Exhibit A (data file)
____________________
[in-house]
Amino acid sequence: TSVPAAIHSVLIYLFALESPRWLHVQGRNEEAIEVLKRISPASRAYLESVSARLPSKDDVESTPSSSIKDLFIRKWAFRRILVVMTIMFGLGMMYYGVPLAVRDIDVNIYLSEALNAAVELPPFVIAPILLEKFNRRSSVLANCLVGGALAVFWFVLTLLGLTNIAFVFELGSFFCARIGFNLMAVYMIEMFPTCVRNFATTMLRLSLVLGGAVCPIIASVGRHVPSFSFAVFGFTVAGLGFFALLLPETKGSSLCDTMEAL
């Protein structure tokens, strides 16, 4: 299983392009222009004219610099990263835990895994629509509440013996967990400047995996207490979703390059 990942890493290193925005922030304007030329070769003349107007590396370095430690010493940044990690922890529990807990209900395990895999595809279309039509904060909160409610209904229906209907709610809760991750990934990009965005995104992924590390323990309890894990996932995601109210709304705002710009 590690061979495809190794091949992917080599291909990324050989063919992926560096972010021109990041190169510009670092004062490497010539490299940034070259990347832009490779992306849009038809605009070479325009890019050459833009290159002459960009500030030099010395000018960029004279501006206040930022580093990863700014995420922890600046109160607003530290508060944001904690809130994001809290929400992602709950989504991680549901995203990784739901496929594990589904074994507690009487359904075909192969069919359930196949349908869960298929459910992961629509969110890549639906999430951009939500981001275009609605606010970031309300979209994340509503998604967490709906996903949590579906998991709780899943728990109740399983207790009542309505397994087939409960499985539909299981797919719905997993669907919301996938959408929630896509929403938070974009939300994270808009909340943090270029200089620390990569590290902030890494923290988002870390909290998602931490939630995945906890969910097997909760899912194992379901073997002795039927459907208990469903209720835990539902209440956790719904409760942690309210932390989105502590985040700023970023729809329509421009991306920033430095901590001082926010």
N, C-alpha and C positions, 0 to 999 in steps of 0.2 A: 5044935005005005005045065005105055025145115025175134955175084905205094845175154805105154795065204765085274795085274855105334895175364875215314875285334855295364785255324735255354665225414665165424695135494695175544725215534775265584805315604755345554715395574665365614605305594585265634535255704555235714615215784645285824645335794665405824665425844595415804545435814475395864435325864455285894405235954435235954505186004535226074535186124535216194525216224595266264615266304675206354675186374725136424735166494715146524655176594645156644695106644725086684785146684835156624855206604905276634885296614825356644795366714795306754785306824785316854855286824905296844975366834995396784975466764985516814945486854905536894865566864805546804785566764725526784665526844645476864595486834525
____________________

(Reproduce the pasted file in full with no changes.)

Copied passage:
[in-house]
Amino acid sequence: TSVPAAIHSVLIYLFALESPRWLHVQGRNEEAIEVLKRISPASRAYLESVSARLPSKDDVESTPSSSIKDLFIRKWAFRRILVVMTIMFGLGMMYYGVPLAVRDIDVNIYLSEALNAAVELPPFVIAPILLEKFNRRSSVLANCLVGGALAVFWFVLTLLGLTNIAFVFELGSFFCARIGFNLMAVYMIEMFPTCVRNFATTMLRLSLVLGGAVCPIIASVGRHVPSFSFAVFGFTVAGLGFFALLLPETKGSSLCDTMEAL
């Protein structure tokens, strides 16, 4: 299983392009222009004219610099990263835990895994629509509440013996967990400047995996207490979703390059 990942890493290193925005922030304007030329070769003349107007590396370095430690010493940044990690922890529990807990209900395990895999595809279309039509904060909160409610209904229906209907709610809760991750990934990009965005995104992924590390323990309890894990996932995601109210709304705002710009 590690061979495809190794091949992917080599291909990324050989063919992926560096972010021109990041190169510009670092004062490497010539490299940034070259990347832009490779992306849009038809605009070479325009890019050459833009290159002459960009500030030099010395000018960029004279501006206040930022580093990863700014995420922890600046109160607003530290508060944001904690809130994001809290929400992602709950989504991680549901995203990784739901496929594990589904074994507690009487359904075909192969069919359930196949349908869960298929459910992961629509969110890549639906999430951009939500981001275009609605606010970031309300979209994340509503998604967490709906996903949590579906998991709780899943728990109740399983207790009542309505397994087939409960499985539909299981797919719905997993669907919301996938959408929630896509929403938070974009939300994270808009909340943090270029200089620390990569590290902030890494923290988002870390909290998602931490939630995945906890969910097997909760899912194992379901073997002795039927459907208990469903209720835990539902209440956790719904409760942690309210932390989105502590985040700023970023729809329509421009991306920033430095901590001082926010």
N, C-alpha and C positions, 0 to 999 in steps of 0.2 A: 5044935005005005005045065005105055025145115025175134955175084905205094845175154805105154795065204765085274795085274855105334895175364875215314875285334855295364785255324735255354665225414665165424695135494695175544725215534775265584805315604755345554715395574665365614605305594585265634535255704555235714615215784645285824645335794665405824665425844595415804545435814475395864435325864455285894405235954435235954505186004535226074535186124535216194525216224595266264615266304675206354675186374725136424735166494715146524655176594645156644695106644725086684785146684835156624855206604905276634885296614825356644795366714795306754785306824785316854855286824905296844975366834995396784975466764985516814945486854905536894865566864805546804785566764725526784665526844645476864595486834525